Our first article of the year reviews the significant issues and developments in insolvency from 2012 and looks at their impact on the industry into 2013 and beyond.
Insolvency practitioner licensing has not yet been adopted
Legislation has been drafted however the approach and extent to a licensing regime seems to be difficult to agree and has generated much discussion within what is a relatively small industry. In late 2012 INSOL (the NZICA administered insolvency special interest group) proposed a voluntary registration regime, in an effort to provide all parties with more confidence when choosing and dealing with insolvency practitioners ("IPs").
IPs regularly hold significant funds for creditors, with minimal oversight. The recent conviction of a liquidator for theft of funds from one of his liquidations highlights just one of the risks of having the wrong liquidator. In that case the IP did not open bank accounts for each insolvency engagement and did not have access to or use a trust account. Unfortunately, we note that neither of the proposed licensing regimes have any processes that would reduce the risk of theft by an IP, as they do not require audit of the trust or bank accounts. We will cover the above points in detail in a future newsletter.
In our opinion, appropriate bank and independent practice verification arrangements are minimum engagement standards that need to be met, which anybody considering appointing a liquidator should raise with the prospective practitioner(s).
We recommend that creditors should maintain a lively interest in the progress of liquidations, and the results that liquidators are achieving in recovering assets and returning funds to creditors, so that they appoint liquidators who will achieve a good result for them if such a result is possible.
Creditors do have rights and remedies if they suspect wrongdoing by a liquidator, and these should be exercised.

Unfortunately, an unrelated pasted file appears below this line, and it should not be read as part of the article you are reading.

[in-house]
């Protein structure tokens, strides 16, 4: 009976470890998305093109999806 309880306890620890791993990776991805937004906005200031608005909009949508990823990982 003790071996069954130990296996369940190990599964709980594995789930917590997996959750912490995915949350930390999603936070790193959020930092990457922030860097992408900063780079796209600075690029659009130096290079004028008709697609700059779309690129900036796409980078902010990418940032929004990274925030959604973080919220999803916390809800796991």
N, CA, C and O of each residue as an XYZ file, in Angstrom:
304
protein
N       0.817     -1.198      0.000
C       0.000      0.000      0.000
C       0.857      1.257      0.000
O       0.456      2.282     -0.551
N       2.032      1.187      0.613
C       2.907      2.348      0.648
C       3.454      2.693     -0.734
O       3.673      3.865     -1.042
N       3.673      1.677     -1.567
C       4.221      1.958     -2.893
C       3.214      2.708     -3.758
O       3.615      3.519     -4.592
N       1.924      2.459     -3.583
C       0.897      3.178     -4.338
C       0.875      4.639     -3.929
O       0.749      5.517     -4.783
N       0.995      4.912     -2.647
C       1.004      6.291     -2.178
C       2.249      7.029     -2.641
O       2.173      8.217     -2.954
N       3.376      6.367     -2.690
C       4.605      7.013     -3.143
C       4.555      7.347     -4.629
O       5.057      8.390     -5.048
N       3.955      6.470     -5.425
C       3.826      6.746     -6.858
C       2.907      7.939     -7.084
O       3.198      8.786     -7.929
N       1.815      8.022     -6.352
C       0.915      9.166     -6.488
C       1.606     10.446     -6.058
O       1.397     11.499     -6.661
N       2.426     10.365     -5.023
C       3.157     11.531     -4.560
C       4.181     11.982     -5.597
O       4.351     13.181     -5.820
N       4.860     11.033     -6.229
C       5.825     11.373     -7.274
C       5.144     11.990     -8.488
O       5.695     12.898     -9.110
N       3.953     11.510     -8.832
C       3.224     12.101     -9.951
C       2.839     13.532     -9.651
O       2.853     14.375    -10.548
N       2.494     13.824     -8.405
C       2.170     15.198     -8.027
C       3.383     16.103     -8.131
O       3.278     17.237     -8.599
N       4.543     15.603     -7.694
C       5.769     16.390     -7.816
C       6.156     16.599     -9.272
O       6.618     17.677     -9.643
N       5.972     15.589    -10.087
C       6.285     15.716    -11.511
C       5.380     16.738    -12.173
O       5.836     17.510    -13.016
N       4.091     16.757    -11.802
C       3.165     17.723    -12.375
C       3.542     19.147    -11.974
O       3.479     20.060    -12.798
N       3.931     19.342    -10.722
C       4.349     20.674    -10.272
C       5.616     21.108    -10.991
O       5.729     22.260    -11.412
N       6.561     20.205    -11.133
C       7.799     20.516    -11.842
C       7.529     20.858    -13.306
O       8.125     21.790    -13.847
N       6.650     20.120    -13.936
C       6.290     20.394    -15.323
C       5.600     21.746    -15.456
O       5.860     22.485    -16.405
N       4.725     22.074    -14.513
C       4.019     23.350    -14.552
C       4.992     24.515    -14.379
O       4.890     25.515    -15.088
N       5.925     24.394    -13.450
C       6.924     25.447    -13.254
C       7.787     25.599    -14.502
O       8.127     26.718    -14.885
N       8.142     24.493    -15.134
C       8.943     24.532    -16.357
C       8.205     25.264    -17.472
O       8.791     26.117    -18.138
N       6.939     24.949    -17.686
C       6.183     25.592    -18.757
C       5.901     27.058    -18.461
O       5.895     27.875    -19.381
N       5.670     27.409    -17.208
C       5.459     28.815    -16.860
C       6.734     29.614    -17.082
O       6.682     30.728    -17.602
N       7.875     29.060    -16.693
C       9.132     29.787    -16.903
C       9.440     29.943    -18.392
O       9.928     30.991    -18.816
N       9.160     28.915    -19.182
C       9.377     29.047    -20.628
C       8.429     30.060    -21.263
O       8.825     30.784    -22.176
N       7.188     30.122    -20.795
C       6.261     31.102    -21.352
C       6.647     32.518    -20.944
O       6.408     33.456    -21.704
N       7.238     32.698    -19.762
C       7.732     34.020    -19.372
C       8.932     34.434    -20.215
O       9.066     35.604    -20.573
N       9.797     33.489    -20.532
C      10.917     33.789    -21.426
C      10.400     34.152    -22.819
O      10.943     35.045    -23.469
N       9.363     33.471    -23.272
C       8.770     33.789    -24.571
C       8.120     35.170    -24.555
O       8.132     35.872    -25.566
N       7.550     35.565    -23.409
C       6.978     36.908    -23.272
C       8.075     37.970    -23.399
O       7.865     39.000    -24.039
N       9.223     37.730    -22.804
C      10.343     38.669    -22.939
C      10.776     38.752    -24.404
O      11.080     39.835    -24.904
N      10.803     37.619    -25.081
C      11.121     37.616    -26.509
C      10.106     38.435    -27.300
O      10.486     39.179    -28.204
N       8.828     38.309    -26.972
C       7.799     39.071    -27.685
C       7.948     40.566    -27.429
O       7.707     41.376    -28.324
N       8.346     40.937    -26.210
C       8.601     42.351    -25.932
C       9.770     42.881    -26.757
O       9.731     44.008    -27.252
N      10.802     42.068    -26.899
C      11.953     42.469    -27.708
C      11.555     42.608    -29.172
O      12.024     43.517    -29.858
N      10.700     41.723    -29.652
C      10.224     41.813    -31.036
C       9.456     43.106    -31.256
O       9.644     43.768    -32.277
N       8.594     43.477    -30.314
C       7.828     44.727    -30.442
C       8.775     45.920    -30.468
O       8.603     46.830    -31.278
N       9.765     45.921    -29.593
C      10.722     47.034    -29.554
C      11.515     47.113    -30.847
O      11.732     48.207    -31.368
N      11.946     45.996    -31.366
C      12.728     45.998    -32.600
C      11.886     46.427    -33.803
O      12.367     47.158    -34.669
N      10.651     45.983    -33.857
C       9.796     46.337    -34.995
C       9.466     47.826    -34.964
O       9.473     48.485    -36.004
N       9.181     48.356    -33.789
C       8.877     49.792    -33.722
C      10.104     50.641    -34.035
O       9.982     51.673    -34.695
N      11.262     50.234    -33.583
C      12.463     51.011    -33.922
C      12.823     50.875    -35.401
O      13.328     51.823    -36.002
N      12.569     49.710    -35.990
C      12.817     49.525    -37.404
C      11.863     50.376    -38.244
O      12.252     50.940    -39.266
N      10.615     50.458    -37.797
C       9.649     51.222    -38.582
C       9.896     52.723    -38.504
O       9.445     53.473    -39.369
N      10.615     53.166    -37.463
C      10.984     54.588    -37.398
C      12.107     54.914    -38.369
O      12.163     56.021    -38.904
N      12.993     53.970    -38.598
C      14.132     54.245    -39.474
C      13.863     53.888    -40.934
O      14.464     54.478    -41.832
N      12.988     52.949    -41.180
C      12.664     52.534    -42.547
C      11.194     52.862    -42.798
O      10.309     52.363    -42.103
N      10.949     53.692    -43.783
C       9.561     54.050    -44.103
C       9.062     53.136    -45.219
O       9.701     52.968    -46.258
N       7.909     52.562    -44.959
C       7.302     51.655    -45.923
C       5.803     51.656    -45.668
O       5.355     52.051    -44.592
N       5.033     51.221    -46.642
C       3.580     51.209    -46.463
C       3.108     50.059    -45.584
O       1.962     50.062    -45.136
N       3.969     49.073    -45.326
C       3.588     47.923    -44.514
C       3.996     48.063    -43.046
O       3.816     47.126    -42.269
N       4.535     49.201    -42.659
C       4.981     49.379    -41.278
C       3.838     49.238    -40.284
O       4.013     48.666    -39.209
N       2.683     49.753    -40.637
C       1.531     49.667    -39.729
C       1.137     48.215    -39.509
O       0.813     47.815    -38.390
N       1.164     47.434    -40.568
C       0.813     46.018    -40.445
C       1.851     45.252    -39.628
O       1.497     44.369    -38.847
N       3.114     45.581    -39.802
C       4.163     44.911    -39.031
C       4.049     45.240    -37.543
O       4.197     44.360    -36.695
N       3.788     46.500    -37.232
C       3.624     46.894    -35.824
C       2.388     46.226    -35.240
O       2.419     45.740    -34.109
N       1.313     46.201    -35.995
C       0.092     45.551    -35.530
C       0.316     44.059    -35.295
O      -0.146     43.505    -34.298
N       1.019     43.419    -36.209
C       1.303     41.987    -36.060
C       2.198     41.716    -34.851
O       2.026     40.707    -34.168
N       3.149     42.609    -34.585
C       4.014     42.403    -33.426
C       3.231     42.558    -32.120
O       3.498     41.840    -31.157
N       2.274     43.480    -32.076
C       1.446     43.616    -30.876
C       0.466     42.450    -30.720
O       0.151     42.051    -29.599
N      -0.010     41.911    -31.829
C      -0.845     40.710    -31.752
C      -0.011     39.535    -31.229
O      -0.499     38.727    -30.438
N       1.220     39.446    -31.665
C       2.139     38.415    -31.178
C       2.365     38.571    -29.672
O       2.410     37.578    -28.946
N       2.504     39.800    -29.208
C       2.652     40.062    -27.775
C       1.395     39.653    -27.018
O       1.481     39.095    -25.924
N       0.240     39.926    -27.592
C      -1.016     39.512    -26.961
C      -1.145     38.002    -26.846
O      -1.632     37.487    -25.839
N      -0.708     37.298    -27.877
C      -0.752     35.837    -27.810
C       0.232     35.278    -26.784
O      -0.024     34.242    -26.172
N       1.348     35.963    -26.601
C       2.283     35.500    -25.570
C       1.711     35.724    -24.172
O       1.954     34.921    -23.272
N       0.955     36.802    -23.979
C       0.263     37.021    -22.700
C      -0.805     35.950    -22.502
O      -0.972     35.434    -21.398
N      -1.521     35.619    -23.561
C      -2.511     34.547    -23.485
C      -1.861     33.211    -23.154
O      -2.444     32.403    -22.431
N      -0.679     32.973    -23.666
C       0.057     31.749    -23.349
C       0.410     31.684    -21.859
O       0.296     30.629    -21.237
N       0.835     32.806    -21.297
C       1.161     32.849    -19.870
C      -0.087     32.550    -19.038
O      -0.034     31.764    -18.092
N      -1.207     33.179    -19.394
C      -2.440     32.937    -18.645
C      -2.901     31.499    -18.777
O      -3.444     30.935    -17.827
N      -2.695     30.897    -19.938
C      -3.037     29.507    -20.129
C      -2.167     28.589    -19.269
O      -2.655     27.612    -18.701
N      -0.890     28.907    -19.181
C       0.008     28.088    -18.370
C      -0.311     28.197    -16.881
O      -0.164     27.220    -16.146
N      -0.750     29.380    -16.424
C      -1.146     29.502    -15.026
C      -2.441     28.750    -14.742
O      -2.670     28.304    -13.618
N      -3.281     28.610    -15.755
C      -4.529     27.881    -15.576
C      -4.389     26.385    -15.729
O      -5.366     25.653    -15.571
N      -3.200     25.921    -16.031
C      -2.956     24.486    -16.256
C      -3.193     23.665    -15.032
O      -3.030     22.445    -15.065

Secured creditors versus preferential creditors - contest heads for rematch
We summarised the important Burns v IRD case on the definition of 'accounts receivable' in our February 2012 article. Our latest information is that the case has been appealed and this is expected to be heard in late March 2013. We await the outcome of the appeal, as we have experienced many instances in which it is uncertain whether preferential creditors or GSA holders are entitled to recoveries of assets, as those assets may arguably be classed as accounts receivable as a result of the Burns decision.
The PPSA - PMSI creditors still losing out due to non-registration
The Personal Property Securities Act 1999 ("PPSA") has been in force for a long time now and we expect most businesses will have been exposed to the power of the legislation at some point. Despite this, businesses are still leaving themselves in a potentially worse position than they would have been had they registered a security interest on the PPSA.
Further, in our experience some suppliers have not understood the benefit of proper comprehensive terms of trade. We have seen many instances where creditors have claimed rights and remedies and taken positions, which they were not able to maintain due to deficient terms of trade.
Ross Asset Management Liquidation - NZ's own version of the Madoff scandal?
You may have read of the recent liquidations of these Wellington based investment companies. The liquidators' reports make grim reading. Investors' funds supposedly totalled around $450m but the liquidators have only been able to identify assets worth around $10.5m. Mr Ross and his entities seem to have operated a classic Ponzi type scheme, whereby money from new investors is used to pay high returns to previous investors based on non-existent profits. Mr Ross evidently formed a number of companies with differing roles within the overall structure. Each entity is likely to have its own creditors and will also possibly owe funds to investors on specific terms.